Theories of the nature, functions, and effects of art
Mimetic theories: art as imitation or representation of nature
a basic theoretical principle in the creation of art. The word is Greek and means "imitation" (though in the sense of "re-presentation" rather than of "copying"). Plato and Aristotle spoke of mimesis as the re-presentation of nature. According to Plato, all artistic creation is a form of imitation: that which really exists (in the "world of ideas") is a type created by God; the concrete things man perceives in his existence are shadowy representations of this ideal type. Therefore, the painter, the tragedian, and the musician are imitators of an imitation, twice removed from the truth. Aristotle, speaking of tragedy, stressed the point that it was an "imitation of an action"--that of a man falling from a higher to a lower estate. Shakespeare, in Hamlet's speech to the actors, referred to the purpose of playing as being " . . . to hold, as 'twere, the mirror up to nature." Thus, an artist, by skillfully selecting and presenting his material, may purposefully seek to "imitate" the action of life.
Procedural classes: classes involving formal criteria, such as
Expressive theories: art viewed as a representation or manifestation of the inner state of the artist
Formalist theories: the work of art viewed as an organic unity; i.e., a self-contained, self-justifying entity
Processional theories: the making of works of art because the creative process is an inherently self-contained, self-justifying process.
Aestheticism: late 19th century European movement based on the idea that art exists for the sake of its beauty alone.
The movement began in reaction to prevailing utilitarian social philosophies and to what was perceived as the ugliness and philistinism of the industrial age. Its philosophical foundations were laid in the 18th century by Immanuel Kant, who postulated the autonomy of aesthetic standards from morality, utility, or pleasure. This idea was amplified by J.W. von Goethe, J.L. Tieck, and others in Germany and by Samuel Taylor Coleridge and Thomas Carlyle in England. The movement was popularized in France by Madame de Staël, Théophile Gautier, and the philosopher Victor Cousin, who coined the phrase l'art pour l'art ("art for art's sake") in 1818.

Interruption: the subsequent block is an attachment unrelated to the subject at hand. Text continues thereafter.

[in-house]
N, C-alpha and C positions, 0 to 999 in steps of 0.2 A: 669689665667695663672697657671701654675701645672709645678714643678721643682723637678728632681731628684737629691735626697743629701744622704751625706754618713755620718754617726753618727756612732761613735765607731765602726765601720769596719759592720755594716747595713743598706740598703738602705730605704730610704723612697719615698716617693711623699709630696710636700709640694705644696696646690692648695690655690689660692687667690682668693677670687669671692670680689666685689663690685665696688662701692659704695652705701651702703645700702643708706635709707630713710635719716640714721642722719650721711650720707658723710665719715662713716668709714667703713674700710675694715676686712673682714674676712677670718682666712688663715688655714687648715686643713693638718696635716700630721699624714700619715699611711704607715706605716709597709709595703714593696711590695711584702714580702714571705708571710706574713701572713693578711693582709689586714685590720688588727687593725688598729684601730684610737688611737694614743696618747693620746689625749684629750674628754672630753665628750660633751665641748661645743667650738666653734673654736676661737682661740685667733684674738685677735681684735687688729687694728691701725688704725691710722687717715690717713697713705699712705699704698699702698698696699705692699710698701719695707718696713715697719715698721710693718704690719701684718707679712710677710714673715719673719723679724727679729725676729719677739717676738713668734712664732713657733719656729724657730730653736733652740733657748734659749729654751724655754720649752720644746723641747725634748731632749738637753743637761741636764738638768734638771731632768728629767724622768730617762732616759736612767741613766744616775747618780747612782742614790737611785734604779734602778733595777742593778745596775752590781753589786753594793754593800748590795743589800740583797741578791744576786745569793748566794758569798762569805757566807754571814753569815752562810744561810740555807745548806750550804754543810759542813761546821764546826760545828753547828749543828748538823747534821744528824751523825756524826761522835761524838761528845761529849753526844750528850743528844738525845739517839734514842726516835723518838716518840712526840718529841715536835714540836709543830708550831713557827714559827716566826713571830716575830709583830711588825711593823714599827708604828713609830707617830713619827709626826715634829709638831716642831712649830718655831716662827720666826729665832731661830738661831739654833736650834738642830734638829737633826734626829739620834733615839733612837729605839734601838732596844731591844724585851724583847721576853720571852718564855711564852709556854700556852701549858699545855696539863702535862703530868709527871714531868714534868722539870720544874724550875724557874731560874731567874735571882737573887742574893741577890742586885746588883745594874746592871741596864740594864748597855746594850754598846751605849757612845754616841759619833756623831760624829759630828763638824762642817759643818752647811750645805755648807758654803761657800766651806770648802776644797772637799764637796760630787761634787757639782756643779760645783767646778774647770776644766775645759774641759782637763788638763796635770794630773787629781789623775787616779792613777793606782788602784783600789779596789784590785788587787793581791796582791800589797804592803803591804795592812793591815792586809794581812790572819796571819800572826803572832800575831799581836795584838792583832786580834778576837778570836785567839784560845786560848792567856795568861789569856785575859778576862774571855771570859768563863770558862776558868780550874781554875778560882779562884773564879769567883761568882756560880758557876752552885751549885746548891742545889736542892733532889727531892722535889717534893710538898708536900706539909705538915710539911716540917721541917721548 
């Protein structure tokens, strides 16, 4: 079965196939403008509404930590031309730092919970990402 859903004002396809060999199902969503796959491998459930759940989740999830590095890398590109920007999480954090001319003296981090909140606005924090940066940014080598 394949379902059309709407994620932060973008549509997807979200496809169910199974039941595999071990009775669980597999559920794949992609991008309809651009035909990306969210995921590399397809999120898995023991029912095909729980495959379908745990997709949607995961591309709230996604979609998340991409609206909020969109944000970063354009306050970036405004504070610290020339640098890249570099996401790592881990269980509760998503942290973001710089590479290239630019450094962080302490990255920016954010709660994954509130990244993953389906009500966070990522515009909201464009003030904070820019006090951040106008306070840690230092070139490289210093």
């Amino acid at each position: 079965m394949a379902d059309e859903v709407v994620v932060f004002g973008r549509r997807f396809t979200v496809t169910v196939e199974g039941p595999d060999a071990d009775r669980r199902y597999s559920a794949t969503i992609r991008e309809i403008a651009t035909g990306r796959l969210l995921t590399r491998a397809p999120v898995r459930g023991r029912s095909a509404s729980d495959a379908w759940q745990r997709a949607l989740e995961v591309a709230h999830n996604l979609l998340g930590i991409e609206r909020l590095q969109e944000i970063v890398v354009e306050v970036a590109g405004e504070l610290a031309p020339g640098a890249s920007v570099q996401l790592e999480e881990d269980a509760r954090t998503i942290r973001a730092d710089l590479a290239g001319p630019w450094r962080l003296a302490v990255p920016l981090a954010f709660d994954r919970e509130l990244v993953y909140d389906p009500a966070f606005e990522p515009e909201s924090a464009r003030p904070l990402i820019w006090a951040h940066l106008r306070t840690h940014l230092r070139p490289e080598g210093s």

In England, the artists of the Pre-Raphaelite Brotherhood, from 1848, had sown the seeds of Aestheticism, and the work of Dante Gabriel Rossetti, Edward Burne-Jones, and Algernon Charles Swinburne exemplified it in expressing a yearning for ideal beauty through conscious medievalism. The attitudes of the movement were also represented in the writings of Oscar Wilde and Walter Pater and the illustrations of Aubrey Beardsley in the periodical The Yellow Book. The painter James McNeill Whistler raised the movement's ideal of the cultivation of refined sensibility to perhaps its highest point.
Contemporary critics of Aestheticism included William Morris and John Ruskin and, in Russia, Leo Tolstoy, who questioned the value of art divorced from morality. Yet the movement focused attention on the formal aesthetics of art and contributed to the art criticism of Roger Fry and Bernard Berenson. It was unparochial in its affinities with the French Symbolist movement, fostered the Arts and Crafts Movement, and sponsored Art Nouveau, with its decisive impact on 20th-century art.
Organic Unity: : in literature, a structural principle, first discussed by Plato (in Phaedrus, Gorgias, and The Republic) and later described and defined by Aristotle. The principle calls for internally consistent thematic and dramatic development, analogous to biological growth, which is the recurrent, guiding metaphor throughout Aristotle's writings. According to the principles, the action of a narrative or drama must be presented as "a complete whole, with its several incidents so closely connected that the transposal or withdrawal of any one of them will disjoin and dislocate the whole." The principle is opposed to the concept of literary genres--standard and conventionalized forms that art must be fitted into. It assumes that art grows from a germ and seeks its own form and that the artist should not interfere with its natural growth by adding ornament, wit, love interest, or some other conventionally expected element.
Pragmatism: Art exists to serve a function and is conceptualized in terms of its effects on its audience, and in terms of the purposes it is design to accomplish such as the creation of specific shared experiences.
Pragmatic theories: art conceptualized in terms of its effects on its audience, to accomplish purposes such as the creation of specific shared experiences.
[Note: Please don't email me critiques of the above. It is just a quick dirty not-very-well-organized-or-researched introduction/overview. It is not meant to be a definitive discussion in any way, and is very much in need of being done over properly when/if "spare time" permits. - Laurie]
© 1998 Laurie Spiegel